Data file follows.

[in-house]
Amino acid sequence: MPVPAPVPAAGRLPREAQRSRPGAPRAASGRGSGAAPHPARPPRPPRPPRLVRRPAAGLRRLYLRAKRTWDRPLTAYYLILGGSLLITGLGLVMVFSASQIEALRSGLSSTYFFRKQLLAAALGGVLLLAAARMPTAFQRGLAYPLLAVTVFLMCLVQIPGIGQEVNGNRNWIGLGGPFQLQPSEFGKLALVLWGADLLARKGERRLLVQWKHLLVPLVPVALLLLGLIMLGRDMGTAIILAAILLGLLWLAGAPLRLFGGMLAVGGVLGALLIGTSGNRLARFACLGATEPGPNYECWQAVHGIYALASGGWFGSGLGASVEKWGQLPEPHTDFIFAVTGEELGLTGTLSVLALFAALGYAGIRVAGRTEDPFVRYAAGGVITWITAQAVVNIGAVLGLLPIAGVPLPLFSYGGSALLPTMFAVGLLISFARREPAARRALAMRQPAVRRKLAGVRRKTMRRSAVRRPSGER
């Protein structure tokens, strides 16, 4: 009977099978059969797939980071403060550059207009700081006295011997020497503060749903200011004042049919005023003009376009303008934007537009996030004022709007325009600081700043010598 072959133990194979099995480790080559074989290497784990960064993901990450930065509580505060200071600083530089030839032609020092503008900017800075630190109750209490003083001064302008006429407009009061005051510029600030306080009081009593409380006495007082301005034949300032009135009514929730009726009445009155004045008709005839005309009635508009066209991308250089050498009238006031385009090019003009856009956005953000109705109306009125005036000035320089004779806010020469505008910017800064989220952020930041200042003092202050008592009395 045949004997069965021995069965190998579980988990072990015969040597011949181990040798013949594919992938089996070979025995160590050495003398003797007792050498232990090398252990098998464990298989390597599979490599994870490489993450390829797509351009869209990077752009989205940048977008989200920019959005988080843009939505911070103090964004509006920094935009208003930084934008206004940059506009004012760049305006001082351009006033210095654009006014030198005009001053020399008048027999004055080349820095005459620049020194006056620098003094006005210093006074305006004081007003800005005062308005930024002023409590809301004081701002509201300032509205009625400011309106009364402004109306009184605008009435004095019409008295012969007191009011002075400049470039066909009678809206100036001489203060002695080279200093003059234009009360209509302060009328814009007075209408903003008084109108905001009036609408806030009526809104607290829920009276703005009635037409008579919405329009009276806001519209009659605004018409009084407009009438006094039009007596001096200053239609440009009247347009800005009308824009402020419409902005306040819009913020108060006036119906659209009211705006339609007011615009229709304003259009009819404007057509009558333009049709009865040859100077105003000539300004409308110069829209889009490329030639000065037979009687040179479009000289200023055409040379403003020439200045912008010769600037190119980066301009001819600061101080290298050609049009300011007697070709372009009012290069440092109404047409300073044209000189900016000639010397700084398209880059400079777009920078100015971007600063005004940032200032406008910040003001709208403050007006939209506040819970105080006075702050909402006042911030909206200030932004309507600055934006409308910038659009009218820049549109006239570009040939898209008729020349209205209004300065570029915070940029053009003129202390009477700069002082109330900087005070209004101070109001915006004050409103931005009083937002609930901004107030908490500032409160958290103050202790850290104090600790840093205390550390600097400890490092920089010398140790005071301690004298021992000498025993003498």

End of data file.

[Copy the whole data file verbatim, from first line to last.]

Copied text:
[in-house]
Amino acid sequence: MPVPAPVPAAGRLPREAQRSRPGAPRAASGRGSGAAPHPARPPRPPRPPRLVRRPAAGLRRLYLRAKRTWDRPLTAYYLILGGSLLITGLGLVMVFSASQIEALRSGLSSTYFFRKQLLAAALGGVLLLAAARMPTAFQRGLAYPLLAVTVFLMCLVQIPGIGQEVNGNRNWIGLGGPFQLQPSEFGKLALVLWGADLLARKGERRLLVQWKHLLVPLVPVALLLLGLIMLGRDMGTAIILAAILLGLLWLAGAPLRLFGGMLAVGGVLGALLIGTSGNRLARFACLGATEPGPNYECWQAVHGIYALASGGWFGSGLGASVEKWGQLPEPHTDFIFAVTGEELGLTGTLSVLALFAALGYAGIRVAGRTEDPFVRYAAGGVITWITAQAVVNIGAVLGLLPIAGVPLPLFSYGGSALLPTMFAVGLLISFARREPAARRALAMRQPAVRRKLAGVRRKTMRRSAVRRPSGER
């Protein structure tokens, strides 16, 4: 009977099978059969797939980071403060550059207009700081006295011997020497503060749903200011004042049919005023003009376009303008934007537009996030004022709007325009600081700043010598 072959133990194979099995480790080559074989290497784990960064993901990450930065509580505060200071600083530089030839032609020092503008900017800075630190109750209490003083001064302008006429407009009061005051510029600030306080009081009593409380006495007082301005034949300032009135009514929730009726009445009155004045008709005839005309009635508009066209991308250089050498009238006031385009090019003009856009956005953000109705109306009125005036000035320089004779806010020469505008910017800064989220952020930041200042003092202050008592009395 045949004997069965021995069965190998579980988990072990015969040597011949181990040798013949594919992938089996070979025995160590050495003398003797007792050498232990090398252990098998464990298989390597599979490599994870490489993450390829797509351009869209990077752009989205940048977008989200920019959005988080843009939505911070103090964004509006920094935009208003930084934008206004940059506009004012760049305006001082351009006033210095654009006014030198005009001053020399008048027999004055080349820095005459620049020194006056620098003094006005210093006074305006004081007003800005005062308005930024002023409590809301004081701002509201300032509205009625400011309106009364402004109306009184605008009435004095019409008295012969007191009011002075400049470039066909009678809206100036001489203060002695080279200093003059234009009360209509302060009328814009007075209408903003008084109108905001009036609408806030009526809104607290829920009276703005009635037409008579919405329009009276806001519209009659605004018409009084407009009438006094039009007596001096200053239609440009009247347009800005009308824009402020419409902005306040819009913020108060006036119906659209009211705006339609007011615009229709304003259009009819404007057509009558333009049709009865040859100077105003000539300004409308110069829209889009490329030639000065037979009687040179479009000289200023055409040379403003020439200045912008010769600037190119980066301009001819600061101080290298050609049009300011007697070709372009009012290069440092109404047409300073044209000189900016000639010397700084398209880059400079777009920078100015971007600063005004940032200032406008910040003001709208403050007006939209506040819970105080006075702050909402006042911030909206200030932004309507600055934006409308910038659009009218820049549109006239570009040939898209008729020349209205209004300065570029915070940029053009003129202390009477700069002082109330900087005070209004101070109001915006004050409103931005009083937002609930901004107030908490500032409160958290103050202790850290104090600790840093205390550390600097400890490092920089010398140790005071301690004298021992000498025993003498």